During a discussion with Graham Fellows during one of our last roundtables, I mentioned the necessity to live up to the standards we preach for our communities. Living within means and constraints – personal, financial, social and environmental – is something I value; I believe this is the responsible way to live. My first laptop from 2003 is still the same one I use today; it gets the job done. The clothes I wear, as old as they may be, keep me covered, warm and comfortable.
Environmentalists have long been accused as hypocrites - many continue to want the comforts associated with modern life, and therefore indirectly condone the actions taking place to provide those efforts. For example, Al Gore and Bill McKibben have been constantly accused of doing tremendous harm to the environment while they jet all over the world trying to convince people and communities of imminent environmental disaster. Yes, the amount of carbon dioxide and other pollutants "they" "release" because of their flying could probably account for the impacts of entire villages in India. At the same time, they do spread important messages, and we would hope that the "negative" impacts of their efforts are offset multi-fold by the change in consciousness of those who listen to them. It would be close to impossible for them to have the impact they do if they lived in South Carolina or Vermont, at home, trying to spread their word by print or internet. At the same time, I am sure they long for being places other than where they live. I grew up in India. And although India has changed drastically since I left, I consider myself Indian; I consider India home. Therefore, even though I live in Ann Arbor, I am compelled to go home. But I realised the other day that the impacts of my trip home this summer were terribly significant - the flights and the nasty packaged food on the plane probably negated all of the efforts I have put in so far to live "trash-free." Yet it seems like any time you try to have a conversation with someone who truly doesn't value the environment, they point the finger at you saying, "Well, you still choose to live in Ann Arbor, on the grid. You flew home to India this year!" etc. etc. etc.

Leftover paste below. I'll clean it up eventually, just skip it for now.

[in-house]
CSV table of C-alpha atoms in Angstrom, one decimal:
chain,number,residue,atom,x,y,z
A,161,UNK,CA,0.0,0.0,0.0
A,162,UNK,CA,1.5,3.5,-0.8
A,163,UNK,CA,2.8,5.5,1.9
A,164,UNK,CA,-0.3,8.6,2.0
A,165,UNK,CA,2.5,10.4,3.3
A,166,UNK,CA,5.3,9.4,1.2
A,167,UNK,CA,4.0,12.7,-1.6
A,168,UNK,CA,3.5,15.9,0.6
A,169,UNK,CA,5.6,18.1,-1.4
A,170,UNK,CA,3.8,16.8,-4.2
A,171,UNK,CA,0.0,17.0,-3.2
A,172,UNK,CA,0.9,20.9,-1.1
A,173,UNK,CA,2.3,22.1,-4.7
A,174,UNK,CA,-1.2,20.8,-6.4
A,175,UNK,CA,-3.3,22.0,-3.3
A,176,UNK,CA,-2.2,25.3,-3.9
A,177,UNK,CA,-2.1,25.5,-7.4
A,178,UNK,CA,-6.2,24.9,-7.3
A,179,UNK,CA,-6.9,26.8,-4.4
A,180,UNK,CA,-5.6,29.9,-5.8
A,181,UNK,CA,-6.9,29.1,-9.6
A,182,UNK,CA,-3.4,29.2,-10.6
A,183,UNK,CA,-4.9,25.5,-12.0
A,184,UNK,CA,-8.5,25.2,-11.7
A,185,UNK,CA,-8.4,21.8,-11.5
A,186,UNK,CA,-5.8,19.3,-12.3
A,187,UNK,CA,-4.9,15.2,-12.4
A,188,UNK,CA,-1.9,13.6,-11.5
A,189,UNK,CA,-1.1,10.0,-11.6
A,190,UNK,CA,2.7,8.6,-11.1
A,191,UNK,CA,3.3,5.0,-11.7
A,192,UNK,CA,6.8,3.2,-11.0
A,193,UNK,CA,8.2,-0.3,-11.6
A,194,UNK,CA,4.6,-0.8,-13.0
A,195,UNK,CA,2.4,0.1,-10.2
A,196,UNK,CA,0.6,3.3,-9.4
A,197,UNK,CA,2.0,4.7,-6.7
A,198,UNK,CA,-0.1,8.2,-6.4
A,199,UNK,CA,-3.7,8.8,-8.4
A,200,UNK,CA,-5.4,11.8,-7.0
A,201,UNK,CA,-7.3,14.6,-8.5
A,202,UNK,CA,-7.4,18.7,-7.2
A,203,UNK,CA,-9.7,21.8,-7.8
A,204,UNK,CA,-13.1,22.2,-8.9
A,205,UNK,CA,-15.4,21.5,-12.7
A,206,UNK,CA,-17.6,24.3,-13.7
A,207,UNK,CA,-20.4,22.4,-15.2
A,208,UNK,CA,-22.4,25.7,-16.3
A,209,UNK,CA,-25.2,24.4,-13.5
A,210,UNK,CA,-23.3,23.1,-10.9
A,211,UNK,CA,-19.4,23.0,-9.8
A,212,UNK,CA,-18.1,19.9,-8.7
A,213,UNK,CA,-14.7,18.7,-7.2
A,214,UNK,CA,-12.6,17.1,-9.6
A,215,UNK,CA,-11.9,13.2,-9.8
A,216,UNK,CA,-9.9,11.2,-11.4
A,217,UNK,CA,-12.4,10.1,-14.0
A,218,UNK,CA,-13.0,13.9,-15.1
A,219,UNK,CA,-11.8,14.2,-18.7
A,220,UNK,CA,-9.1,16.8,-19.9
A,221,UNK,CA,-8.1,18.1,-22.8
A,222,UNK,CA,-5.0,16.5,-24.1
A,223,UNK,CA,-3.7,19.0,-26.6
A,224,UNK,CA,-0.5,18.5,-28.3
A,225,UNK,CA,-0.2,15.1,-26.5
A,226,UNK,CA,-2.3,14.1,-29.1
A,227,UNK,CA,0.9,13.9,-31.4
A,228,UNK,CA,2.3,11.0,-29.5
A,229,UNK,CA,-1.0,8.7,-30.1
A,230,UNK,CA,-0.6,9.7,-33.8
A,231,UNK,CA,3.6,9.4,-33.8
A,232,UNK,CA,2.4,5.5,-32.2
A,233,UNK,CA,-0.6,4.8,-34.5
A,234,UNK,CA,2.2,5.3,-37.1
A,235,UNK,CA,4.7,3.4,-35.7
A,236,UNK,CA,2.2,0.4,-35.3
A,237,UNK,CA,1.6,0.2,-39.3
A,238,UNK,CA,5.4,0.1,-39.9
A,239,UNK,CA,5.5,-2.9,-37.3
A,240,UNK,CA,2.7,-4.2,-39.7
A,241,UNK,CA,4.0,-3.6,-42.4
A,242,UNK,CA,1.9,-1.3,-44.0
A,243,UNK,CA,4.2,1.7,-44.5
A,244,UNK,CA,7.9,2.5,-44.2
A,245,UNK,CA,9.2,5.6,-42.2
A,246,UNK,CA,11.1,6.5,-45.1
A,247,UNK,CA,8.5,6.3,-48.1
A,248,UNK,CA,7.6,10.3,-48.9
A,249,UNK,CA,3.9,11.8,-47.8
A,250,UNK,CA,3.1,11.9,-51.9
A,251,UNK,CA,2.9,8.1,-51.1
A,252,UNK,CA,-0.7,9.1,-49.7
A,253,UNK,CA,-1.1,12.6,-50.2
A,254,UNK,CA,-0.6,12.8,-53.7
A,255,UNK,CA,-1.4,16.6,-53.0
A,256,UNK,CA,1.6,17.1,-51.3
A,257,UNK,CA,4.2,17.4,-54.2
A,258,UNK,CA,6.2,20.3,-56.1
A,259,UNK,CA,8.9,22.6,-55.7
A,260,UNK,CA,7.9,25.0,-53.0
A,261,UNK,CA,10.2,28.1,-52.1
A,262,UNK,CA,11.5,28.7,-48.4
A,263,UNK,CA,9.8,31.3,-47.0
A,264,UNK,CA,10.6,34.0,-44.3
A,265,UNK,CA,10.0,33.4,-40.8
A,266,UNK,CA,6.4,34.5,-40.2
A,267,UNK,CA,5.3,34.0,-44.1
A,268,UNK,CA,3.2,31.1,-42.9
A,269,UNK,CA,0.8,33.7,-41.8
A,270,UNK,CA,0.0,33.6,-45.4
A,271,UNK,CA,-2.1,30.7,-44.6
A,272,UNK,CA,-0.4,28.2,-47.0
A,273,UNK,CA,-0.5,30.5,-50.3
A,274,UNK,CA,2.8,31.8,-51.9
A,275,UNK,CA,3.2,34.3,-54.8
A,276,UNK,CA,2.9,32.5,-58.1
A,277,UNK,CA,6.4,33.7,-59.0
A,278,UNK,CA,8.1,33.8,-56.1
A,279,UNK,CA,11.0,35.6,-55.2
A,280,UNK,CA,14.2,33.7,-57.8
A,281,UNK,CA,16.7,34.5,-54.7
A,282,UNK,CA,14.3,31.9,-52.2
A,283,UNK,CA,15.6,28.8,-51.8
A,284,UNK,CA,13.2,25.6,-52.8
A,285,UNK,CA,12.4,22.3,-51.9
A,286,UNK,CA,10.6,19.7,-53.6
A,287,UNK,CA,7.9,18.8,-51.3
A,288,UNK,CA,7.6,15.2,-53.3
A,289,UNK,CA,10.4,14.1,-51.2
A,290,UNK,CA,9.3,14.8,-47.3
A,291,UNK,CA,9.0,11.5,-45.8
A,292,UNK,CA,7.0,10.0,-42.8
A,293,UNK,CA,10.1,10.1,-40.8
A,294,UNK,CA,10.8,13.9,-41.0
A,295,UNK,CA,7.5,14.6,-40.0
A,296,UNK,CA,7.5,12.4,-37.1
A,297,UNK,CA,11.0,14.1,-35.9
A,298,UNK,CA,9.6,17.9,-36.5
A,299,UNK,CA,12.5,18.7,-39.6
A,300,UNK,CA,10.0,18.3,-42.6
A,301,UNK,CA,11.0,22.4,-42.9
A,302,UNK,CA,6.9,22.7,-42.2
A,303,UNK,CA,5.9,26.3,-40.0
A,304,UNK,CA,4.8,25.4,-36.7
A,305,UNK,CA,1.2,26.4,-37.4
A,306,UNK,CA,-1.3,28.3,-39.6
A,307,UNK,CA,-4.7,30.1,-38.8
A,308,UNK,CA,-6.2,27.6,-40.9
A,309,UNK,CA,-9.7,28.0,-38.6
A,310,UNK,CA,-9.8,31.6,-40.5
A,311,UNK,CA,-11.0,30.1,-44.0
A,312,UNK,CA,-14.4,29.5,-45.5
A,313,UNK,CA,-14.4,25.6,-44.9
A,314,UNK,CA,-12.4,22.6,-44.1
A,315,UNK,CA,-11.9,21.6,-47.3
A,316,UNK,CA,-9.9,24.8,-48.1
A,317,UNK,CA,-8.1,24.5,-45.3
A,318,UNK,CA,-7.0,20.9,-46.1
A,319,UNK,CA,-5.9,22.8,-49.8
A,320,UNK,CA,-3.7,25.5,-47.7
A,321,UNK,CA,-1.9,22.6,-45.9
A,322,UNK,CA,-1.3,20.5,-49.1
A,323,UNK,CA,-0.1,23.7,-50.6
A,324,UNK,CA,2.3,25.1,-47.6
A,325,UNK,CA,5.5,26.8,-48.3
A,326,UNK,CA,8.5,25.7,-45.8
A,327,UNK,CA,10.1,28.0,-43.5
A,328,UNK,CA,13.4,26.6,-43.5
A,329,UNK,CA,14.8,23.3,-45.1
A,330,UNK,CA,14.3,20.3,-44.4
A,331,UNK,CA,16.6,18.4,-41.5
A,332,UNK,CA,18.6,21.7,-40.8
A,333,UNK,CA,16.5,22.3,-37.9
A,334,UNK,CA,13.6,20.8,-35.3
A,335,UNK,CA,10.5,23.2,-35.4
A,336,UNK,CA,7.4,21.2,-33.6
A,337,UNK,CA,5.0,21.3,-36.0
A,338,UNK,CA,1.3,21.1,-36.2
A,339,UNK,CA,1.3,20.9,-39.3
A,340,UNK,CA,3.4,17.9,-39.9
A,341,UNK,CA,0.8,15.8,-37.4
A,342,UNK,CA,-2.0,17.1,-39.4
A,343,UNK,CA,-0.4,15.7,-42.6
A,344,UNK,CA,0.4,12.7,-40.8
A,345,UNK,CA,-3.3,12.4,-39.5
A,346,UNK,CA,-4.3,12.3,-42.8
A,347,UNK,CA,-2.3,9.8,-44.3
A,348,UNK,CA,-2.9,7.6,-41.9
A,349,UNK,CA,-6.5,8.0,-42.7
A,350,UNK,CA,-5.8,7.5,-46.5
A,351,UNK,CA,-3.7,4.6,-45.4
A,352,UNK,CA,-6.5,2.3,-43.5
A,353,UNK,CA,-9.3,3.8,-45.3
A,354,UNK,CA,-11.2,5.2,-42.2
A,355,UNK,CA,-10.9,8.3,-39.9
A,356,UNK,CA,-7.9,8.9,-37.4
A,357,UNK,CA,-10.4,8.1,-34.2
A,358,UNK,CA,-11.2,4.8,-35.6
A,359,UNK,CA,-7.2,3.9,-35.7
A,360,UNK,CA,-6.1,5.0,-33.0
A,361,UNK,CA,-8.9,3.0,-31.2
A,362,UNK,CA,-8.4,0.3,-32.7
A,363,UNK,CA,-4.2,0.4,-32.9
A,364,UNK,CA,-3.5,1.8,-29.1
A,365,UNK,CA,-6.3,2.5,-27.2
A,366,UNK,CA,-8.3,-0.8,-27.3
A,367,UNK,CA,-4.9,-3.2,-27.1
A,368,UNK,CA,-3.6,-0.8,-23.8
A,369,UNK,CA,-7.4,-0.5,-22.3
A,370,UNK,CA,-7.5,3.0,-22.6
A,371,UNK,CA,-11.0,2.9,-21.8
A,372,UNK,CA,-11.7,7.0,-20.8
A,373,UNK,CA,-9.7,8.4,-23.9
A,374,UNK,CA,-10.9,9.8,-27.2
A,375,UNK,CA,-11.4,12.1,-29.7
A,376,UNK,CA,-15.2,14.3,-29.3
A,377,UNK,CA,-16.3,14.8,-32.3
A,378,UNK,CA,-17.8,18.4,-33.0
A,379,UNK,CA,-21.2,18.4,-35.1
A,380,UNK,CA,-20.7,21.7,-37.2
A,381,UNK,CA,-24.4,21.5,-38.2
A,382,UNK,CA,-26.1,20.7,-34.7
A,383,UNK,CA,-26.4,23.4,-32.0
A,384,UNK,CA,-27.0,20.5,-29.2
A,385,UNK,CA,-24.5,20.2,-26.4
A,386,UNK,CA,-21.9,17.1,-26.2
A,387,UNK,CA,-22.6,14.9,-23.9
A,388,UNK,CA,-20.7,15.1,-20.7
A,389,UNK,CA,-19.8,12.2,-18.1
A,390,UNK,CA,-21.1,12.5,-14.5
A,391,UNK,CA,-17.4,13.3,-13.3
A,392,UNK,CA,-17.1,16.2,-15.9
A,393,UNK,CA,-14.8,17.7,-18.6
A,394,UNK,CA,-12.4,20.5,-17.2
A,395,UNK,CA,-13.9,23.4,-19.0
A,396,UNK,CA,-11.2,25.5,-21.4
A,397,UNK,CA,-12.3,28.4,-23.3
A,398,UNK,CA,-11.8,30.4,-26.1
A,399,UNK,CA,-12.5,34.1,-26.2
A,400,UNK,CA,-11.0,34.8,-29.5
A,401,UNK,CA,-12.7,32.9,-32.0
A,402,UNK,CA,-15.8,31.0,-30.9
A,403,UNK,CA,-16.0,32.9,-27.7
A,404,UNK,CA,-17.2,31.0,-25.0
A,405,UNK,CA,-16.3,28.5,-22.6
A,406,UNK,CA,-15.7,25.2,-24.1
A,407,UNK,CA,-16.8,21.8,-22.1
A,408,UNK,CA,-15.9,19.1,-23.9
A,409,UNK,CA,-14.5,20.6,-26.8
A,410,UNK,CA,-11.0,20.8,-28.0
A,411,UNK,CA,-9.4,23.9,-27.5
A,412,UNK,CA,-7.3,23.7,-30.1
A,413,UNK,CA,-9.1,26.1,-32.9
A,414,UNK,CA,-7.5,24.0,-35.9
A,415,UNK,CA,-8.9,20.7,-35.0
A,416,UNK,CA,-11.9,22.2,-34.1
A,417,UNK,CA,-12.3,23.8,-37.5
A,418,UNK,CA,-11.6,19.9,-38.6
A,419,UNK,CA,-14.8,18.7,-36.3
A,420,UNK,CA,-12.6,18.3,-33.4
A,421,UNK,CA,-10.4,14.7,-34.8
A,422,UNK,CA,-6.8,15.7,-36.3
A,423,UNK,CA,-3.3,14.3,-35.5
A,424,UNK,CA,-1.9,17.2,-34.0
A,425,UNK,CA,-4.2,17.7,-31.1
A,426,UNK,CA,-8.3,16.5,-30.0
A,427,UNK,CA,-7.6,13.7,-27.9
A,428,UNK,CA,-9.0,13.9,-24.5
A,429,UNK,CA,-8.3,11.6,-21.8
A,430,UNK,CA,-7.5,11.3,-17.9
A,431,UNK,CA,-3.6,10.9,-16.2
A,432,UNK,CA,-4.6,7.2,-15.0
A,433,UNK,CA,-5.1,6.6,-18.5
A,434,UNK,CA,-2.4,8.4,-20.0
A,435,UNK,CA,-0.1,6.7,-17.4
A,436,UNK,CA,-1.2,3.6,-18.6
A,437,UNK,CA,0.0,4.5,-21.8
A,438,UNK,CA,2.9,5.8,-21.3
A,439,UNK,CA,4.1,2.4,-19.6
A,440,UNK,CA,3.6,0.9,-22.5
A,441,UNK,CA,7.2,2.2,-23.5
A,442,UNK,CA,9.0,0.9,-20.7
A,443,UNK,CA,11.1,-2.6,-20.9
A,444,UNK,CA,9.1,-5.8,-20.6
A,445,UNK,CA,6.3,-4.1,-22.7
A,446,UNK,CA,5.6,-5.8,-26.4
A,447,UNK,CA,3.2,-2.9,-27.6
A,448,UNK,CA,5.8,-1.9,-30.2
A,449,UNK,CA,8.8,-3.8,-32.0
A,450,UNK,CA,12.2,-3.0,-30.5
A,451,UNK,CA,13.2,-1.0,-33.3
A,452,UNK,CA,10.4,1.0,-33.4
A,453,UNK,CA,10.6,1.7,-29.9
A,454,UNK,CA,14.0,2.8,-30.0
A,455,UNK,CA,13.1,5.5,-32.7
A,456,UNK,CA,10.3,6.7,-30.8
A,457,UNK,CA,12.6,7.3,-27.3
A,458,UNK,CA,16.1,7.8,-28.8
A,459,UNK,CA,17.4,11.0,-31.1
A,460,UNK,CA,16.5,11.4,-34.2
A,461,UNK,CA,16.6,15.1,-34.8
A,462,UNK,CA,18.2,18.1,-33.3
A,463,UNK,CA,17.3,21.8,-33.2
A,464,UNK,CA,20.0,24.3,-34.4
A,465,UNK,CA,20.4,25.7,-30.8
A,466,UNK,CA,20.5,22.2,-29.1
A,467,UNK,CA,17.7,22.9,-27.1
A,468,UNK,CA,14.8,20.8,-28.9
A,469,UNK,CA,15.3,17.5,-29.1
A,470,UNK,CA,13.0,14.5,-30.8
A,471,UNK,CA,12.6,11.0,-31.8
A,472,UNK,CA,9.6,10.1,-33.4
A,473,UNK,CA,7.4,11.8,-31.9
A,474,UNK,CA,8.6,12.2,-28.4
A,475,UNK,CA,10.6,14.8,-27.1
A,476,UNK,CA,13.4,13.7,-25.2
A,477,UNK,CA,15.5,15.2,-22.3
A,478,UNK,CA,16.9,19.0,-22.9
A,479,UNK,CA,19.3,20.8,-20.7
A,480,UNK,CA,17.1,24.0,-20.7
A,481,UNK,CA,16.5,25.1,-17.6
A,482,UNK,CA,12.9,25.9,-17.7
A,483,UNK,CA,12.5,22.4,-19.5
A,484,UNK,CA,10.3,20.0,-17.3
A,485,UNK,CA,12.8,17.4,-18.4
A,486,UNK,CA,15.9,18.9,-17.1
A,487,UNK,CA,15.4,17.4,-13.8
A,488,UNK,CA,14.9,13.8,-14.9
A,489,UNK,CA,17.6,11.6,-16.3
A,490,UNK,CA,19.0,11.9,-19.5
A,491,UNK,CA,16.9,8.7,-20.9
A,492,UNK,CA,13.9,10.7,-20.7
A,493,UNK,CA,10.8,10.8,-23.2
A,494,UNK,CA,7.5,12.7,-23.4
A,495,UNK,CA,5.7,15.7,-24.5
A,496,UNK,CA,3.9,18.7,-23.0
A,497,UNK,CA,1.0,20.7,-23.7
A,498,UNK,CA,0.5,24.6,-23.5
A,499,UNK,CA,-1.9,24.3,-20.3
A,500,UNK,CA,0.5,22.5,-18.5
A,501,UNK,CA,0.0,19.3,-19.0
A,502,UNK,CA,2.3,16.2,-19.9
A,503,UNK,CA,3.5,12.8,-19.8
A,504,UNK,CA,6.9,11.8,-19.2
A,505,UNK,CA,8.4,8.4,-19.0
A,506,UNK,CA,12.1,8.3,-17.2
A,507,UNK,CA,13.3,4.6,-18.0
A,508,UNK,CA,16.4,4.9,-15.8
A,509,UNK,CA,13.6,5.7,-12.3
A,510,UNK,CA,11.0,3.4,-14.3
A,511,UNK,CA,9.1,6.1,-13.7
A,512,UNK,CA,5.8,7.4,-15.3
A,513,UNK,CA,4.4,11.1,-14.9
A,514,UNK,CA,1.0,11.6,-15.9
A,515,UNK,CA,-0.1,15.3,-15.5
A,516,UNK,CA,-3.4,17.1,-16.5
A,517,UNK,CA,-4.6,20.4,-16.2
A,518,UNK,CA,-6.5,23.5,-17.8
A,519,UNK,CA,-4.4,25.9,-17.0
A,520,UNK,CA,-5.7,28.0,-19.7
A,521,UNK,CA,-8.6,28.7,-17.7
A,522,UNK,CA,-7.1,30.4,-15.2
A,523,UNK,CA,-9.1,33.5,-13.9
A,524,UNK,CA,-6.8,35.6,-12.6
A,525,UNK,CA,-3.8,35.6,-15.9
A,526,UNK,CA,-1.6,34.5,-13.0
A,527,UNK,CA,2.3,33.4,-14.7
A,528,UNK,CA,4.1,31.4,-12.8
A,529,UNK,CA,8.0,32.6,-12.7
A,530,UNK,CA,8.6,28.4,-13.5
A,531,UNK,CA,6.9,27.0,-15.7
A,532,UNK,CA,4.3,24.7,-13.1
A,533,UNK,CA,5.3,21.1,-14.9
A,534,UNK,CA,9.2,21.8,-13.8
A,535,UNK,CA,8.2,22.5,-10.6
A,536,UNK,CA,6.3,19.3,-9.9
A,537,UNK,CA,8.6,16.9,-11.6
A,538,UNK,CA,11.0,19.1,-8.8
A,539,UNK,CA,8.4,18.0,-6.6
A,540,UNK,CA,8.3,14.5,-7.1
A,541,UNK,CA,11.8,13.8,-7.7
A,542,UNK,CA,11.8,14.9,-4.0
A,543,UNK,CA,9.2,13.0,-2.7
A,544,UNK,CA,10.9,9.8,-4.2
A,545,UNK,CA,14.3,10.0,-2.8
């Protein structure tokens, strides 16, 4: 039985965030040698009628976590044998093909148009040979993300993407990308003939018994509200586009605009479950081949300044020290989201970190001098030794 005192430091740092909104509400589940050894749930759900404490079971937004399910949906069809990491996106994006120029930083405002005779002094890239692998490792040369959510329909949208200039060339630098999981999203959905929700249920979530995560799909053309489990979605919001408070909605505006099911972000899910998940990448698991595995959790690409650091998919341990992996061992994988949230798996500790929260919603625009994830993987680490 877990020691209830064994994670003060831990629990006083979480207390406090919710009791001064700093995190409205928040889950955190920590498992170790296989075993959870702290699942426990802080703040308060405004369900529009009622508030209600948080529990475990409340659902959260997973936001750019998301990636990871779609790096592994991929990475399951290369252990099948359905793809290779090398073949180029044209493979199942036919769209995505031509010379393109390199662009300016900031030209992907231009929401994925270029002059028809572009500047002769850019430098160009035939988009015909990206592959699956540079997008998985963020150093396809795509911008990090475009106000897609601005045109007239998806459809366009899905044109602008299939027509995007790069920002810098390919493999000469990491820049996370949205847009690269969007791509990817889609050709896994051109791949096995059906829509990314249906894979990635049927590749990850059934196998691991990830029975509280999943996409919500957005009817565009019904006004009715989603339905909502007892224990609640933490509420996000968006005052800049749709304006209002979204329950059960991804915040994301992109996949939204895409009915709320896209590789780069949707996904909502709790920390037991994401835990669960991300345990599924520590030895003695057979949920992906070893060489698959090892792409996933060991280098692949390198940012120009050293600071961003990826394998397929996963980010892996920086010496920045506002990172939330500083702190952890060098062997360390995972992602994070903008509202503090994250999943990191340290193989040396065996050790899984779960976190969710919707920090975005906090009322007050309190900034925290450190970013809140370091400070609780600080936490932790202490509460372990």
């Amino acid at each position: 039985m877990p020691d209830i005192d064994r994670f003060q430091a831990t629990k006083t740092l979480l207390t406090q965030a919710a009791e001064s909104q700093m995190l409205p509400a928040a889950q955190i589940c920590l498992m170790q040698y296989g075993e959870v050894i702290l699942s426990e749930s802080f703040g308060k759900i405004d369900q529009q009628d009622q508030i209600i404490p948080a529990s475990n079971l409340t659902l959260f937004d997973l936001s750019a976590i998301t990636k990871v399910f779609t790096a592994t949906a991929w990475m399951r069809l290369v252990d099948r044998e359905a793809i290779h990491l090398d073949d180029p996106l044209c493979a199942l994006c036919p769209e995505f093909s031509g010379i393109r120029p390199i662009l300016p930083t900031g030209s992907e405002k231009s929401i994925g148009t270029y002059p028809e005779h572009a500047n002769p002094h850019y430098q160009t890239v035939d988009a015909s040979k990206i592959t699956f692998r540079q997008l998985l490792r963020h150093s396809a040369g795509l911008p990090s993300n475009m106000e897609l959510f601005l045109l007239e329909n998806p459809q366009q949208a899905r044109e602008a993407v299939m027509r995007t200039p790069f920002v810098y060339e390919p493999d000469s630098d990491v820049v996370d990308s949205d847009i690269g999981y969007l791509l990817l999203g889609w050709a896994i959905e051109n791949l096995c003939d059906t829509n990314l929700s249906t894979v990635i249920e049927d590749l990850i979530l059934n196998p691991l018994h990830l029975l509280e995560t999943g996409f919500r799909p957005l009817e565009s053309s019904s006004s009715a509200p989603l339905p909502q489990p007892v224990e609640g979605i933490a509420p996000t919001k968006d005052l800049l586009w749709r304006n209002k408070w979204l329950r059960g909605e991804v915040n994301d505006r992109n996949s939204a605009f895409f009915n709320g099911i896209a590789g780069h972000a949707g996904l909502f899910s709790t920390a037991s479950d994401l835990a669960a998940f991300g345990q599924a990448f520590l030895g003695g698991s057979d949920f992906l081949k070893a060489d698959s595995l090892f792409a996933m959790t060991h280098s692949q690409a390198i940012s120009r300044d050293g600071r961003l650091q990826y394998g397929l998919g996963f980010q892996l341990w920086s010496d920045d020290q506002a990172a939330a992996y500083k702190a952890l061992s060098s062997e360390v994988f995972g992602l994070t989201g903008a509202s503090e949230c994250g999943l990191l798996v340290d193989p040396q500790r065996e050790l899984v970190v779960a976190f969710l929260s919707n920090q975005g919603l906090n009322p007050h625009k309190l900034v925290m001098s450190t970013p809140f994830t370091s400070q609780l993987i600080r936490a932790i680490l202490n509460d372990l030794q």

The issue is, there is a breaking point to the efforts many environmentalists put in. Many people who I know that claim to be environmentalists said that they couldn't live the way I do. Each one defines their breaking point differently. How can we collectively create a movement if we break?